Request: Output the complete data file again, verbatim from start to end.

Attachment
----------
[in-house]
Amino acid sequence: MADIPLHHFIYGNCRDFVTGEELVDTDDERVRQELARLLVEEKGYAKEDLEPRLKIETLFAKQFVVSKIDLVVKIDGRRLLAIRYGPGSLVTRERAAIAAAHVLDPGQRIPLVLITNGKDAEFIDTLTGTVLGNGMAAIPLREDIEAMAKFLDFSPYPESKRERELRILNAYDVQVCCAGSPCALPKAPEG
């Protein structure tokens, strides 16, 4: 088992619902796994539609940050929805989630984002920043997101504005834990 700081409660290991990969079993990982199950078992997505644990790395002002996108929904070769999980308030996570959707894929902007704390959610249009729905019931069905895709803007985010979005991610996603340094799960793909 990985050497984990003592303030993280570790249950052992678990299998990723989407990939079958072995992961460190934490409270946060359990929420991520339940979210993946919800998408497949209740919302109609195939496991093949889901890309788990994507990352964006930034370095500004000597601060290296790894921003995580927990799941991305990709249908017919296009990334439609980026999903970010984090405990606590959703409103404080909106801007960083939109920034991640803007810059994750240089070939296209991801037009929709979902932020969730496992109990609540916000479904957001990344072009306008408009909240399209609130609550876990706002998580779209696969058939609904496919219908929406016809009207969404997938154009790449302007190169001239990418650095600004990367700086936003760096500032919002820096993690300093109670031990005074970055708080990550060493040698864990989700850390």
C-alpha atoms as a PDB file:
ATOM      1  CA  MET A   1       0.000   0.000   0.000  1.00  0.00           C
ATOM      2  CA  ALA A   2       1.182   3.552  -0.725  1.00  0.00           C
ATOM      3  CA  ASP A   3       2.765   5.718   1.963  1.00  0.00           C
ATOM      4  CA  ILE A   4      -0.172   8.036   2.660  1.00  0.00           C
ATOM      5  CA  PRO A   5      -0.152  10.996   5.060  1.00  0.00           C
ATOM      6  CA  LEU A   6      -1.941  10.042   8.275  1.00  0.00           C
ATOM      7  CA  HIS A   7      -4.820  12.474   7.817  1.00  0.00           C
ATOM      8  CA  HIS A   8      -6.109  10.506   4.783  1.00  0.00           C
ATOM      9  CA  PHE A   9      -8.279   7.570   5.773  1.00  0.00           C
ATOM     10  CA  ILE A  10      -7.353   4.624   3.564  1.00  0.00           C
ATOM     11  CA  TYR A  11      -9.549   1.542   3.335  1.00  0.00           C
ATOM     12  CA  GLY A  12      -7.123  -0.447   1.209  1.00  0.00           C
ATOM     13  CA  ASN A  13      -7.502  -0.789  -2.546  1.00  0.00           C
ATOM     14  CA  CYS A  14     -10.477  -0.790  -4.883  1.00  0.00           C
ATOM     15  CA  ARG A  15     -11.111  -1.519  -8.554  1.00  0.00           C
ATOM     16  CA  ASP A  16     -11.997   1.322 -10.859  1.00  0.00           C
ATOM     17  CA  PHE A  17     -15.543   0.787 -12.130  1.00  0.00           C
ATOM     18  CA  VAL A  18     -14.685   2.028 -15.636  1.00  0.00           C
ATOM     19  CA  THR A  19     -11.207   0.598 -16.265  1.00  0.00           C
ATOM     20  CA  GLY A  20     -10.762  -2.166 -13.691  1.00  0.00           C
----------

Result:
[in-house]
Amino acid sequence: MADIPLHHFIYGNCRDFVTGEELVDTDDERVRQELARLLVEEKGYAKEDLEPRLKIETLFAKQFVVSKIDLVVKIDGRRLLAIRYGPGSLVTRERAAIAAAHVLDPGQRIPLVLITNGKDAEFIDTLTGTVLGNGMAAIPLREDIEAMAKFLDFSPYPESKRERELRILNAYDVQVCCAGSPCALPKAPEG
């Protein structure tokens, strides 16, 4: 088992619902796994539609940050929805989630984002920043997101504005834990 700081409660290991990969079993990982199950078992997505644990790395002002996108929904070769999980308030996570959707894929902007704390959610249009729905019931069905895709803007985010979005991610996603340094799960793909 990985050497984990003592303030993280570790249950052992678990299998990723989407990939079958072995992961460190934490409270946060359990929420991520339940979210993946919800998408497949209740919302109609195939496991093949889901890309788990994507990352964006930034370095500004000597601060290296790894921003995580927990799941991305990709249908017919296009990334439609980026999903970010984090405990606590959703409103404080909106801007960083939109920034991640803007810059994750240089070939296209991801037009929709979902932020969730496992109990609540916000479904957001990344072009306008408009909240399209609130609550876990706002998580779209696969058939609904496919219908929406016809009207969404997938154009790449302007190169001239990418650095600004990367700086936003760096500032919002820096993690300093109670031990005074970055708080990550060493040698864990989700850390």
C-alpha atoms as a PDB file:
ATOM      1  CA  MET A   1       0.000   0.000   0.000  1.00  0.00           C
ATOM      2  CA  ALA A   2       1.182   3.552  -0.725  1.00  0.00           C
ATOM      3  CA  ASP A   3       2.765   5.718   1.963  1.00  0.00           C
ATOM      4  CA  ILE A   4      -0.172   8.036   2.660  1.00  0.00           C
ATOM      5  CA  PRO A   5      -0.152  10.996   5.060  1.00  0.00           C
ATOM      6  CA  LEU A   6      -1.941  10.042   8.275  1.00  0.00           C
ATOM      7  CA  HIS A   7      -4.820  12.474   7.817  1.00  0.00           C
ATOM      8  CA  HIS A   8      -6.109  10.506   4.783  1.00  0.00           C
ATOM      9  CA  PHE A   9      -8.279   7.570   5.773  1.00  0.00           C
ATOM     10  CA  ILE A  10      -7.353   4.624   3.564  1.00  0.00           C
ATOM     11  CA  TYR A  11      -9.549   1.542   3.335  1.00  0.00           C
ATOM     12  CA  GLY A  12      -7.123  -0.447   1.209  1.00  0.00           C
ATOM     13  CA  ASN A  13      -7.502  -0.789  -2.546  1.00  0.00           C
ATOM     14  CA  CYS A  14     -10.477  -0.790  -4.883  1.00  0.00           C
ATOM     15  CA  ARG A  15     -11.111  -1.519  -8.554  1.00  0.00           C
ATOM     16  CA  ASP A  16     -11.997   1.322 -10.859  1.00  0.00           C
ATOM     17  CA  PHE A  17     -15.543   0.787 -12.130  1.00  0.00           C
ATOM     18  CA  VAL A  18     -14.685   2.028 -15.636  1.00  0.00           C
ATOM     19  CA  THR A  19     -11.207   0.598 -16.265  1.00  0.00           C
ATOM     20  CA  GLY A  20     -10.762  -2.166 -13.691  1.00  0.00           C